Mutterlose, J., Bornemann, A. and Herrle, J.O.
Mesozoic calcareous nannofossils - state of the art.
Palaontologische Zeitschrift, 79, (1), .
Full text not available from this repository.
Calcareous nannofossils originated in the Triassic, radiated in the Jurassic and became a dominant component of the marine biosphere from the earliest Jurassic onward. They can be considered as one of the most important "innoviations" of the Mesozoic oceans. Their basic morphology allows the differentiation of three different groups: coccoliths, nannoliths and calcispheres (= calcareous dinocysts). Only coccoliths and nannoliths are discussed in this article in some detail. occoliths and nannoliths have contributed greatly in the interpretation of Mesozoic marine systems through biostratigraphy and palaeoecology/palaeoceanography. Ever since the late 1960s both coccoliths and nannoliths have proven to be useful and reliable zonal markers for biostratigraphic schemes, allowing detailed zonations for the Jurassic and Cretaceous. Though affected by palaeobiogeographic provincialism, coccoliths and nannoliths have supplied many cosmopolitan biostratigraphic markers. These allow a global correlation of marine sedimentary units both from onshore sections in the classical European and North American areas and pelagic sequences recovered in the course of the DSDP/ODP drilling from the worl's oceans. Thus research on calcareous nannofossils covers both, regional and global aspects. Research in the last 15 years concentrated on palaeoecological aspects. Apart from dinoflagellates, coccolithophores were the most important primary producers in Mesozoic oceans. As such they heavily relied on autoecological factors such as light, nutrients and temperature. Variationes in the assemblage composition of these groups may thus be viewed as a key for understanding palaeoecological, palaeoceanographic and palaeoclimatic changes of the past.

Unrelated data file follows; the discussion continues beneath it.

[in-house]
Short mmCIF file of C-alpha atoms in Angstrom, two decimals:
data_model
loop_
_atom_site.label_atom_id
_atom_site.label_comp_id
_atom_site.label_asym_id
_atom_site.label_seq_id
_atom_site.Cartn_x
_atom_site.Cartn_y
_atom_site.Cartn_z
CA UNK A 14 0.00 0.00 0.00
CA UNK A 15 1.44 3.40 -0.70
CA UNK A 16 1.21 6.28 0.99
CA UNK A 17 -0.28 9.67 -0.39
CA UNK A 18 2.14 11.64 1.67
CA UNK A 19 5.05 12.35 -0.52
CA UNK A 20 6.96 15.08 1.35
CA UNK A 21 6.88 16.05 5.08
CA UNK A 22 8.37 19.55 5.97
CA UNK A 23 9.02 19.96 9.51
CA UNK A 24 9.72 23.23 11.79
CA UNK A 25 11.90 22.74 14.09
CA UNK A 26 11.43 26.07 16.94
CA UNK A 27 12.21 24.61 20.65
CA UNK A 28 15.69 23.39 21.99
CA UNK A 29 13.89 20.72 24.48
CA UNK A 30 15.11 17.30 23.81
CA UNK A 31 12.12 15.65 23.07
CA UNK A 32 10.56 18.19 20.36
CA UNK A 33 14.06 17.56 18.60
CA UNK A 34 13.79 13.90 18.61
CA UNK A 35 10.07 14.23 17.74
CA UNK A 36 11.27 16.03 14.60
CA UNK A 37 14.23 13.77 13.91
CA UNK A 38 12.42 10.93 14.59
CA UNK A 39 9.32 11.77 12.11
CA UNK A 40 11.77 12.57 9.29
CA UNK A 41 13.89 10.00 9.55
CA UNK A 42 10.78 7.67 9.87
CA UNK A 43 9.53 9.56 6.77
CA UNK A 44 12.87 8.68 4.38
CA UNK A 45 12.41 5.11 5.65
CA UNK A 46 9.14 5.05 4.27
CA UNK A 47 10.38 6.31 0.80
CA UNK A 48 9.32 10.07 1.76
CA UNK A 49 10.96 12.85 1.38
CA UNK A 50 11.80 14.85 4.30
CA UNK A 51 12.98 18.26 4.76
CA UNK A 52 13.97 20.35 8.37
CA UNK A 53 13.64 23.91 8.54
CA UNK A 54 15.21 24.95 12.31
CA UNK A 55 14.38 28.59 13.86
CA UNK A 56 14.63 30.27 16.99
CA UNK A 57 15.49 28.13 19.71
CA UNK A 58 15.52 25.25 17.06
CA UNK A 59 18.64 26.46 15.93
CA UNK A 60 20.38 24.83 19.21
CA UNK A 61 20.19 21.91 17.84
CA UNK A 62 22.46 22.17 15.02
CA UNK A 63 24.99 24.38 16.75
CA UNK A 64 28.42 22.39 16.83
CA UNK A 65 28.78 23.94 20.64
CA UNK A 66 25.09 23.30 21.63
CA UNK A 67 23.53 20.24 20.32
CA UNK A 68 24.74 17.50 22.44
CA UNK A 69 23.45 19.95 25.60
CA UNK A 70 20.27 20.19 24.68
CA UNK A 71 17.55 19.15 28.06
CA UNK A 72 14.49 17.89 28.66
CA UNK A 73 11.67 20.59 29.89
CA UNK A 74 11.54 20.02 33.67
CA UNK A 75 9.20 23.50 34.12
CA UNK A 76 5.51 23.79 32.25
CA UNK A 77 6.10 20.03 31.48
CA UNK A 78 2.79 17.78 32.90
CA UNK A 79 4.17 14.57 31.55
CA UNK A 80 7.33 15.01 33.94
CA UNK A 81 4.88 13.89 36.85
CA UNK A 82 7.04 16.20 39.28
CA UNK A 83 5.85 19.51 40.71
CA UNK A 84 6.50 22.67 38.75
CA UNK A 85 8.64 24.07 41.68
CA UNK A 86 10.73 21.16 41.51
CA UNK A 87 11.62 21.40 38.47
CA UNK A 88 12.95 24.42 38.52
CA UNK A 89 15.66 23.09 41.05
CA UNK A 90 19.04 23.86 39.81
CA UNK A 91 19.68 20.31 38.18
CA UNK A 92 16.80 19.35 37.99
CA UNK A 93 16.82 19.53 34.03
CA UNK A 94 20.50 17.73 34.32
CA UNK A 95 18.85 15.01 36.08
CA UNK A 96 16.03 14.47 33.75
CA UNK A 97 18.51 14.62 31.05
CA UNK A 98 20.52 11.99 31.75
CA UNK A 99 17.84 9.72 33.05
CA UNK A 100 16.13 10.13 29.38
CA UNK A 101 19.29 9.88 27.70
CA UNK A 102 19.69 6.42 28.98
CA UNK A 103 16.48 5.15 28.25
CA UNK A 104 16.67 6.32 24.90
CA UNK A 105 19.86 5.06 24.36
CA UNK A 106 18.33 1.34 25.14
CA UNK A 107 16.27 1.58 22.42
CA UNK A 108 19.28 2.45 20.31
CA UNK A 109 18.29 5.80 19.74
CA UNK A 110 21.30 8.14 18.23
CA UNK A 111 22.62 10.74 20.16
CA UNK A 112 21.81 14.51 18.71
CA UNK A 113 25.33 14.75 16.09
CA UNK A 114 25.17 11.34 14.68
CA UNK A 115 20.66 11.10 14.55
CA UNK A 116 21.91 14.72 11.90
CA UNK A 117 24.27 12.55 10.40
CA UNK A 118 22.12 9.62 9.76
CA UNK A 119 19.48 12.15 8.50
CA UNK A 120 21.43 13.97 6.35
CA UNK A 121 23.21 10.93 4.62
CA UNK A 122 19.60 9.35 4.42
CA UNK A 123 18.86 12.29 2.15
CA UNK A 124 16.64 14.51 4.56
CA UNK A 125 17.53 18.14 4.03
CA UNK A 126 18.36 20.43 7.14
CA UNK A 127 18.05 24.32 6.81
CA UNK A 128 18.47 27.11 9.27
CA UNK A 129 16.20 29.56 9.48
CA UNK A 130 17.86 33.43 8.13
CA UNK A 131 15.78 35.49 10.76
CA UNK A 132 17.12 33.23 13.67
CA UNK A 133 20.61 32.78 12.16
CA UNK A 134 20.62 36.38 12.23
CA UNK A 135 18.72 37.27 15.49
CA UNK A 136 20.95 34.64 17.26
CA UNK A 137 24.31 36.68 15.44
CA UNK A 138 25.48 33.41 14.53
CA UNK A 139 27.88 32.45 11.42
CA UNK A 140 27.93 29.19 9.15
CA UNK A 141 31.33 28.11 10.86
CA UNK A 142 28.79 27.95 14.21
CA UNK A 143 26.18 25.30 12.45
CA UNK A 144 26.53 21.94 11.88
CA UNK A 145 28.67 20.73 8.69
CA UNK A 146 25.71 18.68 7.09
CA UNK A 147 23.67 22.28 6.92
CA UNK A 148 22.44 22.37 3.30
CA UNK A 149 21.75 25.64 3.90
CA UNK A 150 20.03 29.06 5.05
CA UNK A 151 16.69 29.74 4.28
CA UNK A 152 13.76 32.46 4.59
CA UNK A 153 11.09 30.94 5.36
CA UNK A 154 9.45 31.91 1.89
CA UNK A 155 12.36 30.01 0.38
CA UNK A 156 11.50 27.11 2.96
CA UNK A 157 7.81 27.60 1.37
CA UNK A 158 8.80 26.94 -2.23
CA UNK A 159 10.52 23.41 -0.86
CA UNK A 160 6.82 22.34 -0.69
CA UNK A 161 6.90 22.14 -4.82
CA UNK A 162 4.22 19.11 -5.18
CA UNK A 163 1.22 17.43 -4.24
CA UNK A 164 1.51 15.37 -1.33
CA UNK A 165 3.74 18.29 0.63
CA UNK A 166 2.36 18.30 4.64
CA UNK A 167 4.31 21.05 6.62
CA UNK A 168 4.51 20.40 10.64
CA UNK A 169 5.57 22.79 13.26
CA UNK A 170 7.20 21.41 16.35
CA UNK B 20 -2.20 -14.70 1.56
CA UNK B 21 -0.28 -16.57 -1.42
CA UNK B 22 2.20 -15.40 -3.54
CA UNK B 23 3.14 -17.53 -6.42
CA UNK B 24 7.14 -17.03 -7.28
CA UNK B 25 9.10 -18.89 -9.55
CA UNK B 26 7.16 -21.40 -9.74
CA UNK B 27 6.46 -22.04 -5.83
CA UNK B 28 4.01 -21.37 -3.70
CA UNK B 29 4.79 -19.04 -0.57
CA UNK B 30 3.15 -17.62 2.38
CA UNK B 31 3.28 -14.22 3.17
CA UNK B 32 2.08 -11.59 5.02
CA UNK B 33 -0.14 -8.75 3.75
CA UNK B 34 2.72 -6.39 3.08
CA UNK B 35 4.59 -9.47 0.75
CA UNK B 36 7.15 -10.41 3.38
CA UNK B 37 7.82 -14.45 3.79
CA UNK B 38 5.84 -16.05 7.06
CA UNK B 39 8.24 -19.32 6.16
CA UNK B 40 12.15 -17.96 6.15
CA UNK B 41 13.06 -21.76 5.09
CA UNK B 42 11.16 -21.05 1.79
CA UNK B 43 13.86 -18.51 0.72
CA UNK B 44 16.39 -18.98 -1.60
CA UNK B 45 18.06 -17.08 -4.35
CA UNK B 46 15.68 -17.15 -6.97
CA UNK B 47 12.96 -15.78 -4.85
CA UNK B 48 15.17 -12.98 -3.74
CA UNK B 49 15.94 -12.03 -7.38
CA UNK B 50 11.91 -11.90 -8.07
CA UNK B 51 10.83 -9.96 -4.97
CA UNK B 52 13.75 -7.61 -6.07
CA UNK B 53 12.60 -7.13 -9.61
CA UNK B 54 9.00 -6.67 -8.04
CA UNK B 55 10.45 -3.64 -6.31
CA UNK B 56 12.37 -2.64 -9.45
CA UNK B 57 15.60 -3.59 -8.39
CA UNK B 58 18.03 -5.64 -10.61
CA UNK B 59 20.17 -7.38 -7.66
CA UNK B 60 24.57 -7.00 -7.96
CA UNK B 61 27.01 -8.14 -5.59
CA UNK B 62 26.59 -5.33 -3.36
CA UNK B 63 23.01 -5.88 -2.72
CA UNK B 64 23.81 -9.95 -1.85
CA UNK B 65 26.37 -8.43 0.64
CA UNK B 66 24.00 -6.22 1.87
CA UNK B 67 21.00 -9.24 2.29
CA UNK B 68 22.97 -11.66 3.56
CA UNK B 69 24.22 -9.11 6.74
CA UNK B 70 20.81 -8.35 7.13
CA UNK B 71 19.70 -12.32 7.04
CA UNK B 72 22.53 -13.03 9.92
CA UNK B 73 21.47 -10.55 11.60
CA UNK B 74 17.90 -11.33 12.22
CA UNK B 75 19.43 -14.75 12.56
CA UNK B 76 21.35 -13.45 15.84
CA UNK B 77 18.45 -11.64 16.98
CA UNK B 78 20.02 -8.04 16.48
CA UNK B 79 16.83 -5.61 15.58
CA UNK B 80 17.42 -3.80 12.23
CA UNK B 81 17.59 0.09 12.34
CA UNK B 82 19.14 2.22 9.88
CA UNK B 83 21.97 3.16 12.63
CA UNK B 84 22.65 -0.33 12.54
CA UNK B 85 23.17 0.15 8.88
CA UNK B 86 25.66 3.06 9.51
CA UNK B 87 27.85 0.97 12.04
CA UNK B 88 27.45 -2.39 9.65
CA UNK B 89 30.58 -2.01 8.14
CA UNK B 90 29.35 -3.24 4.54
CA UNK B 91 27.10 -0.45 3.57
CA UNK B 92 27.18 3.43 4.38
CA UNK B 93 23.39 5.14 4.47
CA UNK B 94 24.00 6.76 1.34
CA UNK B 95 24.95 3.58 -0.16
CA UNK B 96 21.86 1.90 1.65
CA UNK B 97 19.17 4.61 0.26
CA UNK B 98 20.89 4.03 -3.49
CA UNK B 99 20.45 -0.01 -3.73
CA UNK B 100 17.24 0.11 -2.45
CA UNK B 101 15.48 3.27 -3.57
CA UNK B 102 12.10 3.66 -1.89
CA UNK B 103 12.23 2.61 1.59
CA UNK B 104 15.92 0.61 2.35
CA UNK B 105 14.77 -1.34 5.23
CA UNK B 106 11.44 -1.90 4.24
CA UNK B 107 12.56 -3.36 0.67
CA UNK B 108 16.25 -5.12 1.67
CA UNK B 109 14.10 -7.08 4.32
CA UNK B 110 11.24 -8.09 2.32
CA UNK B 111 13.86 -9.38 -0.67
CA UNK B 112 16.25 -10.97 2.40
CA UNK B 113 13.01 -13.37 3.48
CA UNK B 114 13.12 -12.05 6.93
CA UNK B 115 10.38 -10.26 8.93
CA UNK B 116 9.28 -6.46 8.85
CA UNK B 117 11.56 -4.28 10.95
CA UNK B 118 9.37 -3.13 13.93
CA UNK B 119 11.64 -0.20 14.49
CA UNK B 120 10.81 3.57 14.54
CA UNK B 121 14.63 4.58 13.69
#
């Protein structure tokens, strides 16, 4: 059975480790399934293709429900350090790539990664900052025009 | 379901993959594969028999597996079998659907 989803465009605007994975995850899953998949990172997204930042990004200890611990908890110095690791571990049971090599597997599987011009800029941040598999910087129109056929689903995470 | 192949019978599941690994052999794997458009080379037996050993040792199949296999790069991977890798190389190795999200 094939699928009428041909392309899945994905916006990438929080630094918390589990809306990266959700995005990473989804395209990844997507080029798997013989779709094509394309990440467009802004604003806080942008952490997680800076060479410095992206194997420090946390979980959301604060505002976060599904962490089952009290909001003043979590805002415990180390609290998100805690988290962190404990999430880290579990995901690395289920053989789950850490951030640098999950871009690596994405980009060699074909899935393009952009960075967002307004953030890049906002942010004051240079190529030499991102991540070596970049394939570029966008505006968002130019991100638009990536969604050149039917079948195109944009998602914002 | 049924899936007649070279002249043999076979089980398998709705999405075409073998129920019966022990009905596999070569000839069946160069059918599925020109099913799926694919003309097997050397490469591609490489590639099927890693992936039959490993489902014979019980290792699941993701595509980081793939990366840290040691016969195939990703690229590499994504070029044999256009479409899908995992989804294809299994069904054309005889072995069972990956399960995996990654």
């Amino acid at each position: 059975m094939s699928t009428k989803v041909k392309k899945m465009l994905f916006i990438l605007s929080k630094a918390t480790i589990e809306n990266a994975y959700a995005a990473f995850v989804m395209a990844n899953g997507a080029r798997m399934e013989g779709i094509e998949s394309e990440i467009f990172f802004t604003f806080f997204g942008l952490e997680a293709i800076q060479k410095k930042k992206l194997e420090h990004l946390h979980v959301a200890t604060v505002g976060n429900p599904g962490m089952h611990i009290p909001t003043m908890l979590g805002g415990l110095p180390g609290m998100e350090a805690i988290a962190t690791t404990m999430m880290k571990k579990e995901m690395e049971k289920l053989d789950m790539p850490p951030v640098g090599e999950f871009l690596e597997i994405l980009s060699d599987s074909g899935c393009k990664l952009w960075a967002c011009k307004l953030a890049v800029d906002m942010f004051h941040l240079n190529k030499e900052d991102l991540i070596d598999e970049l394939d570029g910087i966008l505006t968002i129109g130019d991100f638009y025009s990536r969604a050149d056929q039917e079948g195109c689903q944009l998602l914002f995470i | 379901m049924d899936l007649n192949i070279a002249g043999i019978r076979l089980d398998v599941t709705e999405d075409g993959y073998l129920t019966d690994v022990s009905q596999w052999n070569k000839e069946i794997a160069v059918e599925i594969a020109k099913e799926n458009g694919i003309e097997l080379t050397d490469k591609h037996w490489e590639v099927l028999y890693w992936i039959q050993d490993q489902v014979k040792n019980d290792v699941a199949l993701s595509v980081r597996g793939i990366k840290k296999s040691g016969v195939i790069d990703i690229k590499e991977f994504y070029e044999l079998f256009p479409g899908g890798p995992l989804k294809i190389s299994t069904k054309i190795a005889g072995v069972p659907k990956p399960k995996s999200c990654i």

Actions (login required)